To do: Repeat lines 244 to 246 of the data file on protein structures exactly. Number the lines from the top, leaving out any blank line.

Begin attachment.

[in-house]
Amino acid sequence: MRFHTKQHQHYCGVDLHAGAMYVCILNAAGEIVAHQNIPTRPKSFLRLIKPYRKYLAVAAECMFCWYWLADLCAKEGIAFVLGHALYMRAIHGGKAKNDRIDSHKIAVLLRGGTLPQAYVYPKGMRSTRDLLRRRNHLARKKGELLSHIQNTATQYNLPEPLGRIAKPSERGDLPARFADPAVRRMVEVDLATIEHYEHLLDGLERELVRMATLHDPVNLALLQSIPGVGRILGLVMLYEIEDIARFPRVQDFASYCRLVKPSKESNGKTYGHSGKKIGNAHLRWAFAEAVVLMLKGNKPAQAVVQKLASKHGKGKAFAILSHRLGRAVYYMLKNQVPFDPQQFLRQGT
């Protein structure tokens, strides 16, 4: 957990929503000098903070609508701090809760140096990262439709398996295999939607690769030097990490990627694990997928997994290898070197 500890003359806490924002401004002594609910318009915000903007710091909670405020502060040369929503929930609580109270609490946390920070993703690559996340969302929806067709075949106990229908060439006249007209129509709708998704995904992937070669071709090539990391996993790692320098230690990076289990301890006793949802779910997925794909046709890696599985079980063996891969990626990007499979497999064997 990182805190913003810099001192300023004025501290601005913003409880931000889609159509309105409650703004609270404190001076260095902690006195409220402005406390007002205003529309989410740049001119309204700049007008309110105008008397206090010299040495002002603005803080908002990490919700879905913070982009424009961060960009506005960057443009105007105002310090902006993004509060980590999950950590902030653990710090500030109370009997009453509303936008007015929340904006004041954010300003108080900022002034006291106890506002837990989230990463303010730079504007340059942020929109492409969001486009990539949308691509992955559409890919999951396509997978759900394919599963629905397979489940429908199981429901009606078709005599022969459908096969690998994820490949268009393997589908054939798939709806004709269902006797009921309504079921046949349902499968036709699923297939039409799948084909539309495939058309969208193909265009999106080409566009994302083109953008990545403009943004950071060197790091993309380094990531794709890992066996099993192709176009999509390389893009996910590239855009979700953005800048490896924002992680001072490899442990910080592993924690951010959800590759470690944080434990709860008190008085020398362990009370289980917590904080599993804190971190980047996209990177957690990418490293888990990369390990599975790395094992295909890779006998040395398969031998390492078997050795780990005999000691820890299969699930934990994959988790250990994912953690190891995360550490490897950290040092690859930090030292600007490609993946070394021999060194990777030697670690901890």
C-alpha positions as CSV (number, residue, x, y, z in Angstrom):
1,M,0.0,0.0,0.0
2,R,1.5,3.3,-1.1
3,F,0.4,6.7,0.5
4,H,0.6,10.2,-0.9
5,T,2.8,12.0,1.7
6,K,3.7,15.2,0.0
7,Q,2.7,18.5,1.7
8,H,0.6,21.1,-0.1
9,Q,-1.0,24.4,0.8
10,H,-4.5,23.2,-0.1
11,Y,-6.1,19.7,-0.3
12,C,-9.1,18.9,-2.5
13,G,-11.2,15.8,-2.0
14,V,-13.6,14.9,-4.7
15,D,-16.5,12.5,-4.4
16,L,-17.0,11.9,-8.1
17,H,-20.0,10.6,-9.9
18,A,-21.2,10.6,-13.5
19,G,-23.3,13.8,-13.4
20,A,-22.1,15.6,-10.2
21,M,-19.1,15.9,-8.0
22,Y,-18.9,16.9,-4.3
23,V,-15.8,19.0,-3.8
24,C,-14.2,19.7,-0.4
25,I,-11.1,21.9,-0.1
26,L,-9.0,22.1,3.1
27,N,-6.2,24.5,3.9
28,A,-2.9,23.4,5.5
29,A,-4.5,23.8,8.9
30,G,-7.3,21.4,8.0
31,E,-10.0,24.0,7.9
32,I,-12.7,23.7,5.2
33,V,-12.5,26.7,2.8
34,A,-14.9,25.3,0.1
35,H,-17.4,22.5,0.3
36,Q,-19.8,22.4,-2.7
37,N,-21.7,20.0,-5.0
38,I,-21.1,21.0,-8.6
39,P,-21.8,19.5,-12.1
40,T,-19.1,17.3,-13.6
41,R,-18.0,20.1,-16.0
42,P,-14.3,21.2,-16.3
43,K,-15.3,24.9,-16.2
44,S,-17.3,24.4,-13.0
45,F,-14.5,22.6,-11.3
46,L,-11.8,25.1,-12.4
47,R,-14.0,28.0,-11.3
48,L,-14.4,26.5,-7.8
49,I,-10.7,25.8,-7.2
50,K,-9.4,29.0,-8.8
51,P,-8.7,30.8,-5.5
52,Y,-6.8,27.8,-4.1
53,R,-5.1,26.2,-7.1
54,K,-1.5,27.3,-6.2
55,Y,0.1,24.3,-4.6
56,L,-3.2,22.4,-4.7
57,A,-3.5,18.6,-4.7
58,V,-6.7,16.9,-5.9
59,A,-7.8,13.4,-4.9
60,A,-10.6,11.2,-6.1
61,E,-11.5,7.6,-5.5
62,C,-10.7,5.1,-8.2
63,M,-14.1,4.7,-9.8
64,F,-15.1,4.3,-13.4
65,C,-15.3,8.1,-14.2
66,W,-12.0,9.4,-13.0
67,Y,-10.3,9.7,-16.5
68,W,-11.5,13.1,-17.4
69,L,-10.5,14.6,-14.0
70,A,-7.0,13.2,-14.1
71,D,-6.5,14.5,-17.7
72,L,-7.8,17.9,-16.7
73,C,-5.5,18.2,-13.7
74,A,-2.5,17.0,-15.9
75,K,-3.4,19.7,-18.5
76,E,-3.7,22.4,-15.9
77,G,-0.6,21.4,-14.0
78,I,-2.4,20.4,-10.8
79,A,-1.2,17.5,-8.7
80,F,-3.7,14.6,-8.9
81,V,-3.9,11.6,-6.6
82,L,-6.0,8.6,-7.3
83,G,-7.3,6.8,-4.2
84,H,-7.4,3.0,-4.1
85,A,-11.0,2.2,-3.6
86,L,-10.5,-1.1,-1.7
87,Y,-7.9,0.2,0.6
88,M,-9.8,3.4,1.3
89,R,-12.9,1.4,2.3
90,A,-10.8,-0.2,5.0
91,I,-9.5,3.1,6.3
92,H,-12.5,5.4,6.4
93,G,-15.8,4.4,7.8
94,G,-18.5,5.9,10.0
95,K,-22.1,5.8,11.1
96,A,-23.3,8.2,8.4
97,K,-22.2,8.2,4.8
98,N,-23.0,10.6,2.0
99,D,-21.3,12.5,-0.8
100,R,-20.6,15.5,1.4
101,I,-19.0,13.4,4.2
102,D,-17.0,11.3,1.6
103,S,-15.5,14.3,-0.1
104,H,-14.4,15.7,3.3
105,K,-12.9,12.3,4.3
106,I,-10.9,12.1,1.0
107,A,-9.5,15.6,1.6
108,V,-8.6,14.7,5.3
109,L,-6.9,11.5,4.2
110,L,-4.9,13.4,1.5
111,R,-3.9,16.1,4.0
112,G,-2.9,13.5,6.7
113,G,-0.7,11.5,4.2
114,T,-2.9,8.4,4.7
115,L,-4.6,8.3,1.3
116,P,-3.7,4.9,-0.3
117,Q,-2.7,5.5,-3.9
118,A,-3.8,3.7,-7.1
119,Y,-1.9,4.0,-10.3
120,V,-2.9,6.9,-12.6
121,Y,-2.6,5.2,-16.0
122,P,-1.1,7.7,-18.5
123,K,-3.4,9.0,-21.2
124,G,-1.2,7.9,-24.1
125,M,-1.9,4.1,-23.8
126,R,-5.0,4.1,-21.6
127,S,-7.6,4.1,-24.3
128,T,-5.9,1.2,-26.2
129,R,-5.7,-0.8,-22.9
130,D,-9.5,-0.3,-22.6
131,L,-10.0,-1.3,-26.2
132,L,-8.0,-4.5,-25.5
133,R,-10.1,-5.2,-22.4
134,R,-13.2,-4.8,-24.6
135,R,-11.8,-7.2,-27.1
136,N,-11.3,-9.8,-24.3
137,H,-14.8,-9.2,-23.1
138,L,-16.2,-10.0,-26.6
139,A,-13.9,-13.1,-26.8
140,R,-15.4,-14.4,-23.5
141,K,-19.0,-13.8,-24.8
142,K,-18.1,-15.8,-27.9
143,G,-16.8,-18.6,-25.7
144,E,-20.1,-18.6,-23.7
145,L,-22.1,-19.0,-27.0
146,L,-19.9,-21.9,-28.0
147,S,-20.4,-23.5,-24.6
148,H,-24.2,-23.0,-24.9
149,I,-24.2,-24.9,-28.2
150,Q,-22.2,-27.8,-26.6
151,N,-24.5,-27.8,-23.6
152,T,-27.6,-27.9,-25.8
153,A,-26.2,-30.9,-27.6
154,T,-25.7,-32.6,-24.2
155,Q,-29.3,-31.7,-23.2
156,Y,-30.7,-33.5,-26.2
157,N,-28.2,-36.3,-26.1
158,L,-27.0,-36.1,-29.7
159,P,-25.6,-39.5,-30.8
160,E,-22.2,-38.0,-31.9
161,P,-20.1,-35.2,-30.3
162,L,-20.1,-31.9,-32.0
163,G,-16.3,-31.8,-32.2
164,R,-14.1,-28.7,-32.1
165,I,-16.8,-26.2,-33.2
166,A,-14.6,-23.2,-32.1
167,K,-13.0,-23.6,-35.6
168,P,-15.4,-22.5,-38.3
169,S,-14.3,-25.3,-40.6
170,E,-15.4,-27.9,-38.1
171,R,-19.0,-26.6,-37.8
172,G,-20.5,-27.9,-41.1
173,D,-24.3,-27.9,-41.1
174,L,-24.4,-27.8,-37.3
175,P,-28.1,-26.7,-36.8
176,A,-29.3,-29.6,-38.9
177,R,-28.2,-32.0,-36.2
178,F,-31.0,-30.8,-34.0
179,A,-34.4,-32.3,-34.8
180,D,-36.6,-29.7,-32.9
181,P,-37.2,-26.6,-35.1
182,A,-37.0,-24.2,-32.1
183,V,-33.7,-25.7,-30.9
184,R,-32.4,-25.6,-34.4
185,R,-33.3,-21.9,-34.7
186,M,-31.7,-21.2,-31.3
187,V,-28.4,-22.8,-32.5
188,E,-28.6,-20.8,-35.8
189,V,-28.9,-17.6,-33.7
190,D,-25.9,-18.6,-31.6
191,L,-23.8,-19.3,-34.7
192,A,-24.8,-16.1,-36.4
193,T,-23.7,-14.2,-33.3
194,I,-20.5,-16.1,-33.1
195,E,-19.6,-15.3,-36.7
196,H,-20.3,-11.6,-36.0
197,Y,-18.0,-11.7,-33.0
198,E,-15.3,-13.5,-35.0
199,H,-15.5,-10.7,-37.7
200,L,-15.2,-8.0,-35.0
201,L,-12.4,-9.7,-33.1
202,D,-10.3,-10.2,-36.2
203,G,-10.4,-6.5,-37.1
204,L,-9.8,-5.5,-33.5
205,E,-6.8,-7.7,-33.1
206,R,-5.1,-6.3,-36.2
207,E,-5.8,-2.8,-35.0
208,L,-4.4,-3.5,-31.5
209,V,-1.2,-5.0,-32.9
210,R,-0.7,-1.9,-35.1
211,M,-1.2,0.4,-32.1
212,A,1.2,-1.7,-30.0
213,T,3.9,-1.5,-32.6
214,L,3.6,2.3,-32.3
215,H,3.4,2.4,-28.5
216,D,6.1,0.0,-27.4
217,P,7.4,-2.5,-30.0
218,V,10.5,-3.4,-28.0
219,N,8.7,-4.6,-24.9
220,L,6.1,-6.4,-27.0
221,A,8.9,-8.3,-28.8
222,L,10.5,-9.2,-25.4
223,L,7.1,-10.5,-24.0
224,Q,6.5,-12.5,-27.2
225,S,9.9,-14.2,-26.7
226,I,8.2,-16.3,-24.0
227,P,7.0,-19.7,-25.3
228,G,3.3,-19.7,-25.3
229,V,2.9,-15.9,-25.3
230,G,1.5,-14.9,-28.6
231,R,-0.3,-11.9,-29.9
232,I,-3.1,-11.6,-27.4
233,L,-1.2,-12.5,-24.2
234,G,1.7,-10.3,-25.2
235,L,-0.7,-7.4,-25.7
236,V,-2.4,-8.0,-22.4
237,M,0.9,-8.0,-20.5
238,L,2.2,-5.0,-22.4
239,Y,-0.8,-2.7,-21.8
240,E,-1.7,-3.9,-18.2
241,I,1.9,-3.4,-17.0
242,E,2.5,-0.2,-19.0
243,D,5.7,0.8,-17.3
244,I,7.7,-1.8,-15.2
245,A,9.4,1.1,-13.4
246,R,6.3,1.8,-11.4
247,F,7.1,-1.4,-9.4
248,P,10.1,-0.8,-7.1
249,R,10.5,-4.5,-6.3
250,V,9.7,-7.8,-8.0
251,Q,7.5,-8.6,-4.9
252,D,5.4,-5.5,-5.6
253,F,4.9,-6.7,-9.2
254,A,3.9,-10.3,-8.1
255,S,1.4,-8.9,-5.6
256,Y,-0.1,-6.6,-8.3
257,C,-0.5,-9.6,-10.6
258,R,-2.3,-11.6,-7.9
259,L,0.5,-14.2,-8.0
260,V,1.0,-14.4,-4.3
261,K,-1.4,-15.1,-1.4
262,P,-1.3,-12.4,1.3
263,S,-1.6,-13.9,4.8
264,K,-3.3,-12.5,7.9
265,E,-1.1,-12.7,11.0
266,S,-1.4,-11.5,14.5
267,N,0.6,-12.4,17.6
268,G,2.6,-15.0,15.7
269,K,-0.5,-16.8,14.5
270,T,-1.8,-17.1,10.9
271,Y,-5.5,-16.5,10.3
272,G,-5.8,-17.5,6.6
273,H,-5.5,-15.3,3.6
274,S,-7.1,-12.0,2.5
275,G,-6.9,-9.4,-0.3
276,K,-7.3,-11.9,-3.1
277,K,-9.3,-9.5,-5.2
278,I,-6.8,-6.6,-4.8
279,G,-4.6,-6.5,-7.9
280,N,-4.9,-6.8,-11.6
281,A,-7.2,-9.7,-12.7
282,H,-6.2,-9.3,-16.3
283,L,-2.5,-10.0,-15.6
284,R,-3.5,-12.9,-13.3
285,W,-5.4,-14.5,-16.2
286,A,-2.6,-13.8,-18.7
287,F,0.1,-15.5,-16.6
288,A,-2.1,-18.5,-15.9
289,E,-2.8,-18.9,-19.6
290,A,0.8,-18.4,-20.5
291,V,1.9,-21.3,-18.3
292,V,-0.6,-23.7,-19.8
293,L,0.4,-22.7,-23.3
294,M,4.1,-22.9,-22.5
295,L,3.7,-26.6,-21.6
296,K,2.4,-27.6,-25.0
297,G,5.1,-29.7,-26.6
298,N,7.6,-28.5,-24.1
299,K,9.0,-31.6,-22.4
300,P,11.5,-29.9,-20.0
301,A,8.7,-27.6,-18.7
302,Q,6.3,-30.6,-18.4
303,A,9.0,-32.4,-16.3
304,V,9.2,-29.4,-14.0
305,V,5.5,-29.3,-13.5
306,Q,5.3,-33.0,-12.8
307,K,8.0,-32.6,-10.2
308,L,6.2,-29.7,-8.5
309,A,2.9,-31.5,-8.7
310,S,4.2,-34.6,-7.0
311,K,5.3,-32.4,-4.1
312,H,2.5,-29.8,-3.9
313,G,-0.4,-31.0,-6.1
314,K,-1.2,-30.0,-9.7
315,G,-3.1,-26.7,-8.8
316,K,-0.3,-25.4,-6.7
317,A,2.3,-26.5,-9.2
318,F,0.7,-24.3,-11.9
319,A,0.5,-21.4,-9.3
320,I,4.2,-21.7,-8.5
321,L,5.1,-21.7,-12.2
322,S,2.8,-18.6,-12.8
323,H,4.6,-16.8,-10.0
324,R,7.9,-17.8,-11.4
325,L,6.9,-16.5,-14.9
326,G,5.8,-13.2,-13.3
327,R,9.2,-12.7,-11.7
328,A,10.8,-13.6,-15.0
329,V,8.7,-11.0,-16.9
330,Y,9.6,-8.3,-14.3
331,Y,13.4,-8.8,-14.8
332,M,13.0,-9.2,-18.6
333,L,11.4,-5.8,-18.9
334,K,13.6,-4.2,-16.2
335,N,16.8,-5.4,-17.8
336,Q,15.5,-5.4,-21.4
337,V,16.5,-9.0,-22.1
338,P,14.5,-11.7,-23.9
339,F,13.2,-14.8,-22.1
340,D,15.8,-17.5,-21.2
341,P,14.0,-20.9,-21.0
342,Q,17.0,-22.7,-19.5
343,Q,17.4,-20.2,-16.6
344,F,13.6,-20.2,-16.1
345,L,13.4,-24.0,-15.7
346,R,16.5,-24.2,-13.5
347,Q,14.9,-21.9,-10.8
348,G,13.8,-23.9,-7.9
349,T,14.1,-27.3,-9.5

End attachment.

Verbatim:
240,E,-1.7,-3.9,-18.2
241,I,1.9,-3.4,-17.0
242,E,2.5,-0.2,-19.0